MU evaluates vacant campus buildings

Marquette is still looking for ways to use vacant buildings on campus, such as Sensenbrenner Hall. Photo by Emily Waller / [email protected]

Marquette’s campus has been given a face lift with the addition of new buildings like Zilber and Eckstein Halls, and the soon-to-be completed Discovery Learning Complex. Now, Art Scheuber, vice president for administration, said the university has decisions to make on buildings rendered vacant or useless by the new additions.

“We are in the process of assessing all vacant space on campus,” Scheuber said. “That includes empty floors and sections of buildings, not just empty buildings.”

Scheuber listed five properties in the university’s possession that are vacant.

The properties are: Hegarty’s Pub and the Newbridge Apartments near 11th St. and Wells, the building that housed Angelo’s Pizza Restaurant and Bar, Sensenbrenner Hall, 1617 Wells St. and 500 N. Clybourn Ave.

Both the Hegarty’s/Newbridge building and Angelo’s are properties bought by the university and were never used for university purposes, Scheuber said. However, the university did occupy the three other properties.

Sensenbrenner was the site of the former law school, now housed in Eckstein Hall. High Tech Wireless was housed at 1617 Wells St. and University Advancement used 500 N. Clybourn as a temporary office space.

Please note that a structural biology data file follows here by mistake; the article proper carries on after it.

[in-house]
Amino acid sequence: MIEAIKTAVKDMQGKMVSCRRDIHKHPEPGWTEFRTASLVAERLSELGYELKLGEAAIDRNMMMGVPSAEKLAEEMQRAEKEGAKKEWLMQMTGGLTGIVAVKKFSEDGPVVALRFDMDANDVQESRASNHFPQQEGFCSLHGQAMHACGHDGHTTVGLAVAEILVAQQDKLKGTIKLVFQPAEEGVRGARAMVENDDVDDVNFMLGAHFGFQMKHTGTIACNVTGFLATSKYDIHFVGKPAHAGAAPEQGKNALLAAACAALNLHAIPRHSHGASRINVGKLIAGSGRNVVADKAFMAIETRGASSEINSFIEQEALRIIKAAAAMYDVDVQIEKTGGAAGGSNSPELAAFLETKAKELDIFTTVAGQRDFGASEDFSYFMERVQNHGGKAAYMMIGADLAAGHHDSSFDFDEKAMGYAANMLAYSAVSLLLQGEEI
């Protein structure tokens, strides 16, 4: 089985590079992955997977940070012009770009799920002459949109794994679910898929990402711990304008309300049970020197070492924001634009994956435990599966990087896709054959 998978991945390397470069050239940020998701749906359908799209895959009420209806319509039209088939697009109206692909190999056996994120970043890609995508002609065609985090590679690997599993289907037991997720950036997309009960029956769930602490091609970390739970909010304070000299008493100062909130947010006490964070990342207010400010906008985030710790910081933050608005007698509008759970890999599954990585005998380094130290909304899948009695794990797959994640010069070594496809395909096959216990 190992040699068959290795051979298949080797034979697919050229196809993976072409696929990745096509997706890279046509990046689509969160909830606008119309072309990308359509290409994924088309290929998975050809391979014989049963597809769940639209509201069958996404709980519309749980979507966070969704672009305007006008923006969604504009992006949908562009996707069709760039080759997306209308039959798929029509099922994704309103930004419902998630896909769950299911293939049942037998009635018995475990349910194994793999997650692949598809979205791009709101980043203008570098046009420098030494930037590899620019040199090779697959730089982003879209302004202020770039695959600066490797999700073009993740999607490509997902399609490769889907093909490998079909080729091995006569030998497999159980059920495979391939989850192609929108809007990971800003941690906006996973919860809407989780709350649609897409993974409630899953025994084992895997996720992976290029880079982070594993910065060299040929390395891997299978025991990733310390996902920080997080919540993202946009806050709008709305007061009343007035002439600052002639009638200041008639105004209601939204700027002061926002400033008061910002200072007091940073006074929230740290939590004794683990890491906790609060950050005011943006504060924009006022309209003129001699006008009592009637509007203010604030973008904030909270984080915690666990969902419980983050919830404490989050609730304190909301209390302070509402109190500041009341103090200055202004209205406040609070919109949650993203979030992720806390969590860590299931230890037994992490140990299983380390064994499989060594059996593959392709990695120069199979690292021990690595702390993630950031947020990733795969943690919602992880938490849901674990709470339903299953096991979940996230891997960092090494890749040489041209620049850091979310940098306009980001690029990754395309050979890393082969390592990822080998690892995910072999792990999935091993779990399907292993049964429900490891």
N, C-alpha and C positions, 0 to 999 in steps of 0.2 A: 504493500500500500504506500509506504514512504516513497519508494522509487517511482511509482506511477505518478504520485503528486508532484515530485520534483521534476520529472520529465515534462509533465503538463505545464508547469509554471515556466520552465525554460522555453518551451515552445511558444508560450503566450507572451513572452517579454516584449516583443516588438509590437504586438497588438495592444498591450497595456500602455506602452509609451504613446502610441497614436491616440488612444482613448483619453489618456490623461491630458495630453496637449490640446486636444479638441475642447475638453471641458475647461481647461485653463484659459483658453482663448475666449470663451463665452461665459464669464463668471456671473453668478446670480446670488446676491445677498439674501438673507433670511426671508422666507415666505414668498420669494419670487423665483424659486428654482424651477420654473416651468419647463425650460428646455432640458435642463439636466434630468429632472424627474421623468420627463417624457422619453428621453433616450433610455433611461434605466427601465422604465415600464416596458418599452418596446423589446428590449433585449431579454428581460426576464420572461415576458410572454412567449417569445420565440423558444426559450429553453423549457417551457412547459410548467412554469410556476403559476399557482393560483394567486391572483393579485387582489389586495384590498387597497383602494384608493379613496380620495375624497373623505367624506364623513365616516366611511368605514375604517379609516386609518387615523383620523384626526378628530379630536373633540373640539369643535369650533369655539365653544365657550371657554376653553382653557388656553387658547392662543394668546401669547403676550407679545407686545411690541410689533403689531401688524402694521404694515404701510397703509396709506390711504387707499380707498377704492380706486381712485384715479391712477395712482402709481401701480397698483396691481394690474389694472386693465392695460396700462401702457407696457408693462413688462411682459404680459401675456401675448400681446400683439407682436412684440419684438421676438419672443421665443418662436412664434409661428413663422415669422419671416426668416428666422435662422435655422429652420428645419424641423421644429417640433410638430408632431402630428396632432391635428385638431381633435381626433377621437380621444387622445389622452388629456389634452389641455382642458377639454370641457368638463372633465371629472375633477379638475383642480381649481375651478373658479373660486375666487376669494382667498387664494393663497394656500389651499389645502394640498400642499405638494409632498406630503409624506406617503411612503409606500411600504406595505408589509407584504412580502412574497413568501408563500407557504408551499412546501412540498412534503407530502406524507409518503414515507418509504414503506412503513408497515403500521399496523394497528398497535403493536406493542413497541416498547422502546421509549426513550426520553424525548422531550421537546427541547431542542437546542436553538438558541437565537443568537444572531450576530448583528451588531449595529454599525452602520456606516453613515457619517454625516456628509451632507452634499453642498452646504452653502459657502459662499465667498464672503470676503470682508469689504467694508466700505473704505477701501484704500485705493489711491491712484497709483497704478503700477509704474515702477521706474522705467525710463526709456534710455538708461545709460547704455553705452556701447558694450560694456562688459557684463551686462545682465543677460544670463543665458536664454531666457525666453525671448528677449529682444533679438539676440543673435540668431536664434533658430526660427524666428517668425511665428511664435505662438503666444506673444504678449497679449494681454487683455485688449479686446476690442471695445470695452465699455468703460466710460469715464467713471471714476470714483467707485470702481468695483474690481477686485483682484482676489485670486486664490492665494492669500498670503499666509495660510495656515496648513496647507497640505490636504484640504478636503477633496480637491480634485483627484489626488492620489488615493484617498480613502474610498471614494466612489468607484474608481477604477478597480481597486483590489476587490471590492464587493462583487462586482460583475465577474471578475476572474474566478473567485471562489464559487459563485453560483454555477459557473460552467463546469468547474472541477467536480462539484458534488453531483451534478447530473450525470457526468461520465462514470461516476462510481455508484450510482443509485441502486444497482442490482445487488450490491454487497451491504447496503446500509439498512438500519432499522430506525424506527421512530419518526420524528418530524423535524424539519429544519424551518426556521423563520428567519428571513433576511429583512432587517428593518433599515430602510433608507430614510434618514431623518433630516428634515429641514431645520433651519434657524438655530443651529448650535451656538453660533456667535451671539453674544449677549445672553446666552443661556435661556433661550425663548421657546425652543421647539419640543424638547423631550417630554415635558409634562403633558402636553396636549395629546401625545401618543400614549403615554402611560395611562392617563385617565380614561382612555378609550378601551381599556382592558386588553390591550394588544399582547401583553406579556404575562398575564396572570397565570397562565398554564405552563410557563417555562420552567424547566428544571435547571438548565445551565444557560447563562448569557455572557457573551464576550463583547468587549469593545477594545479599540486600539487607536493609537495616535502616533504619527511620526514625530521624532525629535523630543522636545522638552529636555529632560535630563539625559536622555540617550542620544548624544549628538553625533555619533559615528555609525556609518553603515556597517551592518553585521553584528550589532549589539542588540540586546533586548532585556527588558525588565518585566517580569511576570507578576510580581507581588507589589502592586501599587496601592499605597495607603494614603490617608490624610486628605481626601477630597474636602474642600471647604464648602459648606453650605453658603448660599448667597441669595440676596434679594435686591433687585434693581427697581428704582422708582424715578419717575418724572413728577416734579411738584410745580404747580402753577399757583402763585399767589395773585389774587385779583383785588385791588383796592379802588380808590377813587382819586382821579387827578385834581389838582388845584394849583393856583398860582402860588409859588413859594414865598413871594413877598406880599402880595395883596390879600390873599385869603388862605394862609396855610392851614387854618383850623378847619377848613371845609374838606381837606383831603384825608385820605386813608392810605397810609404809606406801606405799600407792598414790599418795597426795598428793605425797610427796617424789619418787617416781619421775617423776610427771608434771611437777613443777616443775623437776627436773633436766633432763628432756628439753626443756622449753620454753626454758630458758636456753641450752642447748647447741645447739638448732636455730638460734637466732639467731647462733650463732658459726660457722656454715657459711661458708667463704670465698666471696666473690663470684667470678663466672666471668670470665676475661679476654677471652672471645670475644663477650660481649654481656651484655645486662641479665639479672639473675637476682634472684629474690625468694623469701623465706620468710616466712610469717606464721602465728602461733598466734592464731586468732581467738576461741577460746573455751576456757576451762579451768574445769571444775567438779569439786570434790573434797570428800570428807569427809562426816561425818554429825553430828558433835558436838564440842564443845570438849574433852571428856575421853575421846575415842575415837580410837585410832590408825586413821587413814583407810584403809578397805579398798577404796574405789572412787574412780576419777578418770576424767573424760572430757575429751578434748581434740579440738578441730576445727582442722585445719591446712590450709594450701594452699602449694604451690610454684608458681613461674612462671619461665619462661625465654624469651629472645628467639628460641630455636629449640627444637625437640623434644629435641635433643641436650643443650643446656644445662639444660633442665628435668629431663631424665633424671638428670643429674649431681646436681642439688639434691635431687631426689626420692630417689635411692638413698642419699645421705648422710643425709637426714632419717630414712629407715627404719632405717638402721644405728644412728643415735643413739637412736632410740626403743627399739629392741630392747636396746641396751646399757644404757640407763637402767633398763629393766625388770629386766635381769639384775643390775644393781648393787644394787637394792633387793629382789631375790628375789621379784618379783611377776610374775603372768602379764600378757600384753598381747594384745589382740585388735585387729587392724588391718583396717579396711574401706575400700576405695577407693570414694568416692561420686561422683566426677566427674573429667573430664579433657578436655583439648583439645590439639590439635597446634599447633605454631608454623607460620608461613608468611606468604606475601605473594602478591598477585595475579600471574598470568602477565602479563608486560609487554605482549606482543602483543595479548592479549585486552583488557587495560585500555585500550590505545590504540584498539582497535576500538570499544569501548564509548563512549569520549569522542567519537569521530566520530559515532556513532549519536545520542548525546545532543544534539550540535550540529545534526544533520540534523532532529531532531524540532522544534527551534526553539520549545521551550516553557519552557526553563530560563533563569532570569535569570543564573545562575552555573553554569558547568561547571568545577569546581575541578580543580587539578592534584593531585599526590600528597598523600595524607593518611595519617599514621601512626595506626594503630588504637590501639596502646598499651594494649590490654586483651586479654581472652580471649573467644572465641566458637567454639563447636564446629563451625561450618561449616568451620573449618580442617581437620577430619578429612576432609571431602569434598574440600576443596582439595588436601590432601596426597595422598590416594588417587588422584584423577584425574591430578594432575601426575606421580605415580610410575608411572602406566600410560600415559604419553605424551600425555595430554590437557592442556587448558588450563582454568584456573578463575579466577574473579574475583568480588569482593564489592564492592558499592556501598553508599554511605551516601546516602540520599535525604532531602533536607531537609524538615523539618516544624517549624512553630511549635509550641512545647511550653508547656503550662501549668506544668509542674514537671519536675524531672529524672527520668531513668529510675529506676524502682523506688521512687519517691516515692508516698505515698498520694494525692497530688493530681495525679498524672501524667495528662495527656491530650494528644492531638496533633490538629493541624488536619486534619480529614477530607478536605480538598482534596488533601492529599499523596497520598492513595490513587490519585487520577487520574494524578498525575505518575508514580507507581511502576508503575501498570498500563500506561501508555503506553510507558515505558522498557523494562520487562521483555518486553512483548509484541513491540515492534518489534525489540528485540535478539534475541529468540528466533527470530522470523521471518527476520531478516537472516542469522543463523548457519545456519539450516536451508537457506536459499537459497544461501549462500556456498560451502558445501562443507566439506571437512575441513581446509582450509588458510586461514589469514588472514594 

Scheuber said the university has decided to demolish only one of those properties, the Hegarty’s/Newbridge building, but that other buildings have been targeted for demolition based on building conditions.

Those structures are: the current Child Care Center, the Academic Support Facility and the Helfaer Building on Wells St.

As for the remaining vacant properties, Scheuber said the university is actively looking for uses, tenants and plans to reoccupy Angelo’s, 1617 Wells and Sensenbrenner Hall by the 2011 fall semester. The Child Care Center’s new location will be 500 N. Clybourn.

Sensenbrenner Hall is the most capable of the vacant properties for academic reuse by the university, Scheuber said.

Greg Kliebhan, senior vice president, said at the Fr. Wild Forum held last October that while the university was still considering options, he thought it would be a “near certainty it will be used for academic purposes.”

The university will soon face another decision with the College of Engineering slated to move into the Discovery Learning Complex upon full completion of the structure. For now though, both Olin and Haggerty Engineering are safe.

“They (Olin and Haggerty Engingeering) will not be available to be reused until the second phase of the DLC is complete,” Scheuber said. “The university will reserve any action or decision-making on the buildings until that time.”

Mike Aleshire, a junior in the College of Business Administration, said that if buildings were being torn down, it might open up areas that could be utilized for green space and recreation.

“There’s not a lot of field or green areas for students,” Aleshire said. “And what space there is, is usually at a premium because students flock to them.”

Scheuber said that while the university is always looking at improving conditions, the university will not raze any buildings to open up space.

“Usually, buildings are knocked down based on condition, or to make room for incoming structures like in the case of the 1212 Building making way for Zilber,” Scheuber said.